The UK National Trust has switched on to e-bikes as part of a campaign to reduce the climate impact of managing its stately homes, parks and trails.
Bike firm Raleigh has donated a range of cargo bikes, e-bikes and electric mountain bikes for the Trust.
The e-cargo bikes will be used by staff to transport goods and equipment around the estates while the standard bikes will be used for maintenance, inspection and routine travel.
The bikes will initially be used in a three-month trial at 11 properties.
Rob Rhodes, head of countryside management and rangers at the National Trust said: “The climate crisis is one of the biggest threats facing nature and heritage and reducing our own carbon footprint is a key part of how we plan to tackle it.
"As well as being a carbon-friendly means of travel, we’re hoping the e-bikes will become a talking point, giving staff an opportunity to speak with visitors about how climate change is affecting our places, and what we’re doing about it.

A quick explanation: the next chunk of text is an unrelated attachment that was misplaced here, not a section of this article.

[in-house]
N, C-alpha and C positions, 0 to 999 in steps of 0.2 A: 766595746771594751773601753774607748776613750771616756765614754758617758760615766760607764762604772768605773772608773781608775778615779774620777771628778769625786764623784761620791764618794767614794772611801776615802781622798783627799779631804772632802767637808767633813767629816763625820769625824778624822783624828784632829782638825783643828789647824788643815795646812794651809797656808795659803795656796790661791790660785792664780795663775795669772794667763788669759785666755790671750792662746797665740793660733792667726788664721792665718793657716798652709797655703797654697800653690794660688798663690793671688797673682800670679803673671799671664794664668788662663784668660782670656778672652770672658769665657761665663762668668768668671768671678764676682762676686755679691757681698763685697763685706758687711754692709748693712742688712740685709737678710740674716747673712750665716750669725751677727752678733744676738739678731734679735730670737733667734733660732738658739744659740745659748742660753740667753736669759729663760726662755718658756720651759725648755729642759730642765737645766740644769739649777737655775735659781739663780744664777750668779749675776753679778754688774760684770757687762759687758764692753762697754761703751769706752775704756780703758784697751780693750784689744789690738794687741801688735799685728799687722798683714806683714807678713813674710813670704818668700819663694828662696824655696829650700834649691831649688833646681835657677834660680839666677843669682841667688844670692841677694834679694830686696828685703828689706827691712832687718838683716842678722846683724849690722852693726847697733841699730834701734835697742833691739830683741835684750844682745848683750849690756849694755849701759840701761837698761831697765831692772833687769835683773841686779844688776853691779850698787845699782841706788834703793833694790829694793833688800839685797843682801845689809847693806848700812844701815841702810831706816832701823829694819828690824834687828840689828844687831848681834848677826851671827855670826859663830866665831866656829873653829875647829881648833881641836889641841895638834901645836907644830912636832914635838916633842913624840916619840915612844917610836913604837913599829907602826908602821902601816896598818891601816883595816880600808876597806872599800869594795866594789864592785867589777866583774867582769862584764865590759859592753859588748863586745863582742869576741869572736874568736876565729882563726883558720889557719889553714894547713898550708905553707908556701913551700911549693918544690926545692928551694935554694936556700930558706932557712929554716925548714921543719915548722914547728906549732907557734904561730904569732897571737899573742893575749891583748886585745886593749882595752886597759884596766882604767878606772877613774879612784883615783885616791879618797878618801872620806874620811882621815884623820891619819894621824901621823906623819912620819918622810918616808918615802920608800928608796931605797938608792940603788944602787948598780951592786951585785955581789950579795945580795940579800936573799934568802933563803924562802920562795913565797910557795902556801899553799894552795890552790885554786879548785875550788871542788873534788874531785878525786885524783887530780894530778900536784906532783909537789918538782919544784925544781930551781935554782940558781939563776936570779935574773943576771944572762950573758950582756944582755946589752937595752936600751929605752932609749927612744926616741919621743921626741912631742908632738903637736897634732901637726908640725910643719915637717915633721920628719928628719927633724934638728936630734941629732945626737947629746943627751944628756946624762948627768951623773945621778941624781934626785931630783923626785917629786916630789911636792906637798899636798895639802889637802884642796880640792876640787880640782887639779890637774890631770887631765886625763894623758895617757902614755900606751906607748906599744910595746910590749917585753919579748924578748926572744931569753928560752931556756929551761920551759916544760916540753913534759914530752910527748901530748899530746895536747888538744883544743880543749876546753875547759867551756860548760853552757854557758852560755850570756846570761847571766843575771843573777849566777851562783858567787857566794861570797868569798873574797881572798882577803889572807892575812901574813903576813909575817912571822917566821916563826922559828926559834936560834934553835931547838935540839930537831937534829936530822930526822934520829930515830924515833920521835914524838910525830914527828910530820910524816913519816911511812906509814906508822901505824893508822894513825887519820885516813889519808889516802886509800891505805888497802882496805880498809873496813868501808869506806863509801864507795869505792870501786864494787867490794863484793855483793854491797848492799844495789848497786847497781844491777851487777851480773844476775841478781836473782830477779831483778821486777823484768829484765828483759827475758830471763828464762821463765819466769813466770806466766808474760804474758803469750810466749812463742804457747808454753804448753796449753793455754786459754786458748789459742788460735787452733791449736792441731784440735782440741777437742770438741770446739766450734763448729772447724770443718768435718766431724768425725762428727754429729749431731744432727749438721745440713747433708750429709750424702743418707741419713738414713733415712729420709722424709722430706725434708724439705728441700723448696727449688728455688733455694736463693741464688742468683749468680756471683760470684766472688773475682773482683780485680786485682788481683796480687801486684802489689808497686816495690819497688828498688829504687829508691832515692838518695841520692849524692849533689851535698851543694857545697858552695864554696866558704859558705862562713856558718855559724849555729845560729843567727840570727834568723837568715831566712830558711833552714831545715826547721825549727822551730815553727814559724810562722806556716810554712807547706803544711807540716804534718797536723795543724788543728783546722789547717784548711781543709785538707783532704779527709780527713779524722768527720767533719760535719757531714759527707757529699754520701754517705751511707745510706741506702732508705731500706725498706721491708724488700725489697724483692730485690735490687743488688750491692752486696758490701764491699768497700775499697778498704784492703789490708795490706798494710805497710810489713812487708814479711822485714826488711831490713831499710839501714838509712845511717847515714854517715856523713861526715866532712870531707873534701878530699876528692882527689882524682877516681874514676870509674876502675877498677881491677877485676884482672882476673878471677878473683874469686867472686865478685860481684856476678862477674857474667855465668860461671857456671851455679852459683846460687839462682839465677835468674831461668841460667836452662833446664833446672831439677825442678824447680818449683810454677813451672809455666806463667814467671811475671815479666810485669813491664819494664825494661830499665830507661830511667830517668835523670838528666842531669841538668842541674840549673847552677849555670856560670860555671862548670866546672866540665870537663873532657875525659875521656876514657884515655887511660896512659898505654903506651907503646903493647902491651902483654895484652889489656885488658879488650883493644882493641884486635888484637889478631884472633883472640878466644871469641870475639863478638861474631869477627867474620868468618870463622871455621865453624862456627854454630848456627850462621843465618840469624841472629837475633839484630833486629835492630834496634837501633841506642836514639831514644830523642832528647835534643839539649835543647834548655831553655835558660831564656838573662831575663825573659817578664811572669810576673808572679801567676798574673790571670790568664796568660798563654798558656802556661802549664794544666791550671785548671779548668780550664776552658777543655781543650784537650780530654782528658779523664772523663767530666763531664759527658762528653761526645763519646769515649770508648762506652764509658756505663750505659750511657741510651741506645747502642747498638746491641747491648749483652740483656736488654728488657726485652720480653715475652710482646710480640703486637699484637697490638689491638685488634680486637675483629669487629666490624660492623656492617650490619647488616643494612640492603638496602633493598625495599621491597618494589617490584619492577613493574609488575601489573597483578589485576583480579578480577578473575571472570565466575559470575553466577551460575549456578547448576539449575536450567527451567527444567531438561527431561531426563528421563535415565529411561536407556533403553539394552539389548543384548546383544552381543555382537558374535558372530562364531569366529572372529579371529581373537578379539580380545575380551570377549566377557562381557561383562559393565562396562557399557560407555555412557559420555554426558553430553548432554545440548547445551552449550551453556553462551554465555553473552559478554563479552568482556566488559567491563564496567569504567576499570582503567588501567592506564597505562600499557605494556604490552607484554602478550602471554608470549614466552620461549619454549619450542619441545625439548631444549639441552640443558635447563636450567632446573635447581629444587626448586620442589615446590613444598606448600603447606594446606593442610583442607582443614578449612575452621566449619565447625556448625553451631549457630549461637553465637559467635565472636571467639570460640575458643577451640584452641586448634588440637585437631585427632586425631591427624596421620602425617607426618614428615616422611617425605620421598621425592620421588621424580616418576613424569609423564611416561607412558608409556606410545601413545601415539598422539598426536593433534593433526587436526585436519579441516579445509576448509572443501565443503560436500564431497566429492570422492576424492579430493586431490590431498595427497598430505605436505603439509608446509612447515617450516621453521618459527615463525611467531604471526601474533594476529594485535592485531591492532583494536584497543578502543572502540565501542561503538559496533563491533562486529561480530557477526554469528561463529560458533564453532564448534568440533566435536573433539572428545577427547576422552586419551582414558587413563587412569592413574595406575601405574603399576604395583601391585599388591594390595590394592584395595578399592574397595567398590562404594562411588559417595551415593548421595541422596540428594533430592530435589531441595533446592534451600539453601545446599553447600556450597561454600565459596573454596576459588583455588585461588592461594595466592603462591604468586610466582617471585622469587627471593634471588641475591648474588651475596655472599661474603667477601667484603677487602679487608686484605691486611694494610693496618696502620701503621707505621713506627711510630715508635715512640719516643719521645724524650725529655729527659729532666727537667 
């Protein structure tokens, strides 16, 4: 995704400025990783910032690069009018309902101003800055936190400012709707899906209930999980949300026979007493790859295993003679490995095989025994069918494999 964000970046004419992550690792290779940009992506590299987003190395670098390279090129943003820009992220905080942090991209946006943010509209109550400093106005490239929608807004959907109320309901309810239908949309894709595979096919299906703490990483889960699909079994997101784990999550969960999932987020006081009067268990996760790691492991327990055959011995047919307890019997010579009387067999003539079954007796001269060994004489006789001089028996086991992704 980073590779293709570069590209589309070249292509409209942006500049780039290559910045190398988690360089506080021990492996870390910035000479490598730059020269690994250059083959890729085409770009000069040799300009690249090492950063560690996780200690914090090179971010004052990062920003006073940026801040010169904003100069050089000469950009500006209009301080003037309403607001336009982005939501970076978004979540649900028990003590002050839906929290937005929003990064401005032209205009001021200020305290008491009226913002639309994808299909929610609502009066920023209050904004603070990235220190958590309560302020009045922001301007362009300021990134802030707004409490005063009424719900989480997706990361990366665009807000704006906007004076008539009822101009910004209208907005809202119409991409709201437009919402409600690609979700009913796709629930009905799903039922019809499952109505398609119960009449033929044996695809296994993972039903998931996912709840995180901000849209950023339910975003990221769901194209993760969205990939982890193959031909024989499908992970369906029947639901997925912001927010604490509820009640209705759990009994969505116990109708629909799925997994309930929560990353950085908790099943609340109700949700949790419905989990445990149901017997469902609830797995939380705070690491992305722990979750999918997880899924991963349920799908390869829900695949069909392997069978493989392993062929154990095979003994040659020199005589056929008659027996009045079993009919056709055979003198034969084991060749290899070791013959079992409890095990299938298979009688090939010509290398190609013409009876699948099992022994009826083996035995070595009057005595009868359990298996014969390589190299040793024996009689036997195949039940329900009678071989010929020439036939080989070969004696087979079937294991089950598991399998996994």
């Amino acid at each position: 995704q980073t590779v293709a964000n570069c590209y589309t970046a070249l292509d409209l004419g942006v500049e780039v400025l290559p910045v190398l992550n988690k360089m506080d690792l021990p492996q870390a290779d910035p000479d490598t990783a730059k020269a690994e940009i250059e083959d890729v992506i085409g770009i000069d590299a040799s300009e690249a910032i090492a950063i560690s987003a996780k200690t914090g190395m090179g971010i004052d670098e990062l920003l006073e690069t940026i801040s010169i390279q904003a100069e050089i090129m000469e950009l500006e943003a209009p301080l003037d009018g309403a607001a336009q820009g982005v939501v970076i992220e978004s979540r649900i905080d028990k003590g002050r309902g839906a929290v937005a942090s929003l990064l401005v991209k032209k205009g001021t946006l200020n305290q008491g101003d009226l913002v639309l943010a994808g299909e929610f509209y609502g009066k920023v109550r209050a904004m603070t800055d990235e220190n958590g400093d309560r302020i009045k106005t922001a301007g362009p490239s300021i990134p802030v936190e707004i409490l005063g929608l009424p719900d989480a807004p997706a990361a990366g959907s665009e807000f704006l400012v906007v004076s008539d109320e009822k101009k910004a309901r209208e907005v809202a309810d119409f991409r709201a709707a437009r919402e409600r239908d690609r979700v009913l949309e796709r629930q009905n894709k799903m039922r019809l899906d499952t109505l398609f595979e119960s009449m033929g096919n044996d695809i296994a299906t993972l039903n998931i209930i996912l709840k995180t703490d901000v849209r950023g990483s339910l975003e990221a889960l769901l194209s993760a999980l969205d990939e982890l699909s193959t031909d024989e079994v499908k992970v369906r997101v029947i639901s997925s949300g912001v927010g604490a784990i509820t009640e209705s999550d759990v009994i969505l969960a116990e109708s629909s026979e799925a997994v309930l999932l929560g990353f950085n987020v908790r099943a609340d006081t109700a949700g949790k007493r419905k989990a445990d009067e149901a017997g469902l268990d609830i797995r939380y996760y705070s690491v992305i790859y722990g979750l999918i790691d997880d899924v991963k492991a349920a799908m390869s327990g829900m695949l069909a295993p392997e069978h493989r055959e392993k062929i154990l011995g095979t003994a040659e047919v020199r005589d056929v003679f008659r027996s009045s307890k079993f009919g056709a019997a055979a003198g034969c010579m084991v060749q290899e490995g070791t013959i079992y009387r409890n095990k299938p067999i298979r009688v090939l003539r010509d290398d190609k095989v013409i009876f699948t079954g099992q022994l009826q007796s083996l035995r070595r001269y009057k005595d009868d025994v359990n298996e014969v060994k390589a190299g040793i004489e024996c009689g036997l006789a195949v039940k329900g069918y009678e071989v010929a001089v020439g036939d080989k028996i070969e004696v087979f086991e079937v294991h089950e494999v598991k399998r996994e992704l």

"Our staff and volunteers are enjoying riding the e-bikes and we have already seen a reduction in vehicle mileage and therefore a carbon saving.
"It’s exciting to be harnessing the latest in low carbon technology to keep our places moving.”
The National Trust has also been trialling e-bike hire on some of its trails in steeper parts of the country.
And it has committed to planting an additional 10 million trees.
Edward Pegram, Commercial Partnership Manager for Raleigh said: “An electric bike is a fun, modern solution for the National Trust to use instead of diesel-powered quad bikes, trucks and vans.
"Whether it’s an e-bike for staff to use to get from a visitor centre to a stately home quickly and quietly, or one of our business cargo e-bikes to transport supplies for the shop, we’re committed to helping the National Trust achieve a more environmentally friendly future”.
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